China’s economy is the 3rd largest in the world in terms of nominal GDP of US $ 4.91 trillion when measured in exchange rate. It is second largest economy in the world. When measured on purchasing power parity. Average annual growth rate is 10% and per capita income is approximately $ 3,677. China is the second largest trading nation in the world and is the largest exporter and second largest importer of goods in the world. China’s economy has moved from being a centrally planned system to that was closed to world trade to a market oriented economy. Reforms started out late in 1970s with a phasing out of collectivized agriculture and expanded to increase the gradual liberalization of prices, fiscal decentralization, increase autonomy for state enterprises, foundation of a diversified banking system, the development of stock market and the opening to foreign trade and investment annual inflow of foreign direct investment rose to nearly $ 108billion in 2008. The restructuring of the economy and the resulting efficiency gains have contributed to a more than entitled tenfold in GDP since 1978. The Chinese government faces numerous economic development challenges including  Reducing its high domestic saving rates and correspondingly low domestic demand through increased corporate transfers and the strengthened social safety net  Sustaining adequate job growth for tens of millions of migrants and new entrants to the work force   Reducing corruption and other economic crime. Containing environmental damage and social strife related to the economies rapid transformation.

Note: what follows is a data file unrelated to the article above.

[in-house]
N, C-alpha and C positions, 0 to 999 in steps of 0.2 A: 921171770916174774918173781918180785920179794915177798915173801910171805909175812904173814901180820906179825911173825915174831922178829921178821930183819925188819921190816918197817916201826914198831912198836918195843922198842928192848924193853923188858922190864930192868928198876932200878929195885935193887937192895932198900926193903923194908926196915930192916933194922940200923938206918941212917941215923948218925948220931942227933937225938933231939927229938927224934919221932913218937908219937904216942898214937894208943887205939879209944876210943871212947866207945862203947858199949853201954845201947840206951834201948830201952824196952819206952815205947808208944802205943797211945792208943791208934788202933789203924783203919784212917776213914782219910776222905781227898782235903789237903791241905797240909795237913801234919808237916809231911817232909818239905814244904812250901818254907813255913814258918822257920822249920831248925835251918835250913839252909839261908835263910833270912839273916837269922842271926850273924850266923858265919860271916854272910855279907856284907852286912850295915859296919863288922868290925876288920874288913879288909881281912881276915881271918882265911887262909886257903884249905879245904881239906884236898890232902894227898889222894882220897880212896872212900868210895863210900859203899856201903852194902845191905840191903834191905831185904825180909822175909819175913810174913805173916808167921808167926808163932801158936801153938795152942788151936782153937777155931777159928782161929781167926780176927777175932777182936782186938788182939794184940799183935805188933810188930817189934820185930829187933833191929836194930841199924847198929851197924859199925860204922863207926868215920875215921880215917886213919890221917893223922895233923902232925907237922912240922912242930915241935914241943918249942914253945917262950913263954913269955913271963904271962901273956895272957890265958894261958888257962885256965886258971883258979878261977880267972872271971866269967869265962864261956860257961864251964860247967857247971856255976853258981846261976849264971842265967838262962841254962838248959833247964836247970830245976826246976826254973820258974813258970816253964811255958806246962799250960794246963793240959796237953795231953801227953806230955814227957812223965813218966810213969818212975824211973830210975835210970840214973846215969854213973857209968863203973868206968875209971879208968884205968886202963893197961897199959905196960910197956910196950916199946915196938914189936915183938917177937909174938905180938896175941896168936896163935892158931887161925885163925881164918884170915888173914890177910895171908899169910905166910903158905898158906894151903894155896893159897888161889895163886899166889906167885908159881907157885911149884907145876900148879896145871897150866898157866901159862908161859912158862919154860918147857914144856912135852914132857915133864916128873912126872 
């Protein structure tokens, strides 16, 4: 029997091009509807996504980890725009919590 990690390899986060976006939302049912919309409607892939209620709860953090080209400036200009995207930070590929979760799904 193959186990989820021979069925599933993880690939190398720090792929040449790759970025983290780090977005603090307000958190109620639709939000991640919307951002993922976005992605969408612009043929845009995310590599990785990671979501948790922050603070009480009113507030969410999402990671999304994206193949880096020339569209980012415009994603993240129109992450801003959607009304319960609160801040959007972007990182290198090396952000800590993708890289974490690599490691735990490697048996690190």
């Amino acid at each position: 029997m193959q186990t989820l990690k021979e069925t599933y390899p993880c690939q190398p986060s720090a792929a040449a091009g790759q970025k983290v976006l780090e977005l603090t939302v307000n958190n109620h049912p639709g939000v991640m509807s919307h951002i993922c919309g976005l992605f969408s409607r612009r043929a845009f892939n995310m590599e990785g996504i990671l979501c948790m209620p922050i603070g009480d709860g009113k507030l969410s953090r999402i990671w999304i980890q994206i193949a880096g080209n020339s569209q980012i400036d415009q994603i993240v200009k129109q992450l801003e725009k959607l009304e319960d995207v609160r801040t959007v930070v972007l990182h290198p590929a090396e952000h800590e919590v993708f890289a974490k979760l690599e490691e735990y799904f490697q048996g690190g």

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limited employment opportunities and insufficient access to basic and higher education over the long term growing population and changing demographics will only exacerbate social . India’s long tern challenges include wide spread poverty. More than half of the workforce is in agriculture but services are the major source of economic growth accounting for more than half of India’s output with only one third of its labor force.economic and environmental problems. 5 . inadequate physical and social infrastructure. economic liberalization has moved the economy towards a market based system. Since 1991.1. A revival of economic reforms and better economic policy in 2000 have accelerated India’s economic growth rate. and public ownership leading to slow growth and corruption. The economy was characterized by extensive regulation.3 INDIAN ECONOMY The economy of India is the 11th largest economy in the world by nominal GDP and 4th largest by purchasing power parity. India has developed into an open market economy yet the traces of its past autocratic policies remain. protectionism. India has capitalized on its large educated English speaking population to become a major exporter of information technology services and software worker. India was under social democratic based politics from 1947 to 1991.